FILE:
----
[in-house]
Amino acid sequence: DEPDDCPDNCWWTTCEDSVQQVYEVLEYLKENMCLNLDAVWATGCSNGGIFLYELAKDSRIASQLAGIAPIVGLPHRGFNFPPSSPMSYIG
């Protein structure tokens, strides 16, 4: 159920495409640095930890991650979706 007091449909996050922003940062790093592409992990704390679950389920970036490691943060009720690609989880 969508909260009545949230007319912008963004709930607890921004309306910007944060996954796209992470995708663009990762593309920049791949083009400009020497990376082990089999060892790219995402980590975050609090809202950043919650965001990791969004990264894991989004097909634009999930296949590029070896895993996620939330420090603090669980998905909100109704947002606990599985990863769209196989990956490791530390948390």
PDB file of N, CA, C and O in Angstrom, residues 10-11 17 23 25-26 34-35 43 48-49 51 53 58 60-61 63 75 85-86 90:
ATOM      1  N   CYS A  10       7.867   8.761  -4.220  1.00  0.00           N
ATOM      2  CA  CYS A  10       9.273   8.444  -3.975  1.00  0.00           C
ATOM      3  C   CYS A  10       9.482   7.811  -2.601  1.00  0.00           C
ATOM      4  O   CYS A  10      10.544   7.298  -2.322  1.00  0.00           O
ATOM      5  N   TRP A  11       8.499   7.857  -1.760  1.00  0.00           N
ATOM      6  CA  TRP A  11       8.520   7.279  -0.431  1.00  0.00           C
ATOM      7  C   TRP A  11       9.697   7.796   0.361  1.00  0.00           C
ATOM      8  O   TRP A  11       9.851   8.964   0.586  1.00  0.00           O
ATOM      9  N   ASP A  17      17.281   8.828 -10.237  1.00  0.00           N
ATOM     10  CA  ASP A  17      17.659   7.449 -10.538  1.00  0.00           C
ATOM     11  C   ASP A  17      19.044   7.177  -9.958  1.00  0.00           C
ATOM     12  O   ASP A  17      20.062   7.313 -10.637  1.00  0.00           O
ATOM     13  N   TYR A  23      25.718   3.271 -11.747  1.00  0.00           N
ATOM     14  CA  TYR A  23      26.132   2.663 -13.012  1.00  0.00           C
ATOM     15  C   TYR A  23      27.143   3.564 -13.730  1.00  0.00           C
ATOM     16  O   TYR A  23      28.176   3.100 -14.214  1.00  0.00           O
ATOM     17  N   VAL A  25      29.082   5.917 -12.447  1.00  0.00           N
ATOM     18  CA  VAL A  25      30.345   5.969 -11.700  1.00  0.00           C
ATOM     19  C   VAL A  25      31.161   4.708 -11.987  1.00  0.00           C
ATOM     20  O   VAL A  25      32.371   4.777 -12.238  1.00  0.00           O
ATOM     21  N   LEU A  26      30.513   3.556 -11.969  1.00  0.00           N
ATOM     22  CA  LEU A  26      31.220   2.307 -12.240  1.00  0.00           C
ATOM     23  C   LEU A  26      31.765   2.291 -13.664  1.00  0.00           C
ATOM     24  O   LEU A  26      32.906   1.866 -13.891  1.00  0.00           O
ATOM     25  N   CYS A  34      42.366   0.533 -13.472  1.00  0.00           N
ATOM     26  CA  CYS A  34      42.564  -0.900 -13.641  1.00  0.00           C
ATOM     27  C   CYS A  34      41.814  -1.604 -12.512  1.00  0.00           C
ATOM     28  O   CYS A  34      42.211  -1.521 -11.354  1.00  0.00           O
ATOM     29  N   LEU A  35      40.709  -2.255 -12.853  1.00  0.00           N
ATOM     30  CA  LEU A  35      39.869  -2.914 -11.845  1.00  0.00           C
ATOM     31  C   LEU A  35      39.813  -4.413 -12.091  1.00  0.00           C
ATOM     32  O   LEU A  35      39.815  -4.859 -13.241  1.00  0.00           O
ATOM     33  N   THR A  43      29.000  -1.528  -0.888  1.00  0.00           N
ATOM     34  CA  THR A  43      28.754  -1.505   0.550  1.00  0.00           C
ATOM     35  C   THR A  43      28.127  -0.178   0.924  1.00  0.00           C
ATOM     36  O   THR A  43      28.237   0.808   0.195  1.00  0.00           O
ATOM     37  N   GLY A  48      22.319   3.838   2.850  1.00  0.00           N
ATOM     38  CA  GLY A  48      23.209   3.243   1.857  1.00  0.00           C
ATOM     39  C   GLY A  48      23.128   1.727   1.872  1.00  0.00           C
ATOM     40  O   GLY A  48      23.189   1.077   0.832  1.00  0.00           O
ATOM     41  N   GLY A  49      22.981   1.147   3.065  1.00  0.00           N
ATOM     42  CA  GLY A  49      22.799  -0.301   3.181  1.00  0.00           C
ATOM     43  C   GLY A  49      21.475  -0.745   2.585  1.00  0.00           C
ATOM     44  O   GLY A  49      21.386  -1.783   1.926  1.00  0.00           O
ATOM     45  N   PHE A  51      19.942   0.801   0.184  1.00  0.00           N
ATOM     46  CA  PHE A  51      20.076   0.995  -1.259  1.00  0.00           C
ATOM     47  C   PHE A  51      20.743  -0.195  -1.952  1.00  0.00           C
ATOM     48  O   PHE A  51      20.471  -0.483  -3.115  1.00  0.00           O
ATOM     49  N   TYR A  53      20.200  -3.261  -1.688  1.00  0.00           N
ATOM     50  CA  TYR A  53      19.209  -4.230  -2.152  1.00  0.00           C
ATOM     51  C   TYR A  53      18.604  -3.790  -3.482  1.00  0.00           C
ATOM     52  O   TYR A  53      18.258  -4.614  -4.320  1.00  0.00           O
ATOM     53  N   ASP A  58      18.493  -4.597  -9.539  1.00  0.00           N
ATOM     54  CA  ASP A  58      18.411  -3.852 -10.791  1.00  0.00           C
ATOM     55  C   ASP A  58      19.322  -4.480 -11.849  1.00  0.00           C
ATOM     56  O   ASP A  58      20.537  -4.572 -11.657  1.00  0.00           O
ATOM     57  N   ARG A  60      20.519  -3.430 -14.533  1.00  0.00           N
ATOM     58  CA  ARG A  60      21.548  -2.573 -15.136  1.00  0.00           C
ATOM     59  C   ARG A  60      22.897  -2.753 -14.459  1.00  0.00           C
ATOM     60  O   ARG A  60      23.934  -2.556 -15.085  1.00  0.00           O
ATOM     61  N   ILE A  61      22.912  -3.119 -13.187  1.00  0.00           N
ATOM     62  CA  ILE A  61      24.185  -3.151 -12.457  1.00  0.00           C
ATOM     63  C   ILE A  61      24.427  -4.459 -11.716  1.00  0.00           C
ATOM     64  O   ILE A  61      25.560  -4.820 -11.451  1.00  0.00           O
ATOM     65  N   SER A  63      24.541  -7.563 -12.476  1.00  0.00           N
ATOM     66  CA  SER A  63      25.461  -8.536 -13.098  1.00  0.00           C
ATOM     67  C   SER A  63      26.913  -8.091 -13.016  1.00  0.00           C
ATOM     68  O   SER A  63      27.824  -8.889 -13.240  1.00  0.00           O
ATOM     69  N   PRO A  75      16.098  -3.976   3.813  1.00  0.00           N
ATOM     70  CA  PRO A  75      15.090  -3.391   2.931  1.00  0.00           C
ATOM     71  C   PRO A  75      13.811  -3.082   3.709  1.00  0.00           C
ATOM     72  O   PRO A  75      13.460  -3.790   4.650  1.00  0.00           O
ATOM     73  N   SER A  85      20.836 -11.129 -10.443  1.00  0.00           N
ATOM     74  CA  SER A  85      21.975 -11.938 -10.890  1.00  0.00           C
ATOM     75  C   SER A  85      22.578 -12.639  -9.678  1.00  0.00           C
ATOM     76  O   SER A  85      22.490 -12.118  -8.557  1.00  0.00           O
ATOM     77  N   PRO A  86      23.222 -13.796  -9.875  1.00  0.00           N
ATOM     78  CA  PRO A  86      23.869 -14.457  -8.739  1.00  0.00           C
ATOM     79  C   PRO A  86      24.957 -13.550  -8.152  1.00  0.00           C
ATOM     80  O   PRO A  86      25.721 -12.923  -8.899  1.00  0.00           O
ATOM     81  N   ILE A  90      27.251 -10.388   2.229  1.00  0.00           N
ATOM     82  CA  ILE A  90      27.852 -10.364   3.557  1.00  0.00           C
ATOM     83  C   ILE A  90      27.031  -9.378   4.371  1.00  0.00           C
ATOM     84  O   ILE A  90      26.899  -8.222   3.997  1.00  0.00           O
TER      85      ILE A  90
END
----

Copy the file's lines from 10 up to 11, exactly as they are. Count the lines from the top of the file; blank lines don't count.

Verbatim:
ATOM      6  CA  TRP A  11       8.520   7.279  -0.431  1.00  0.00           C
ATOM      7  C   TRP A  11       9.697   7.796   0.361  1.00  0.00           C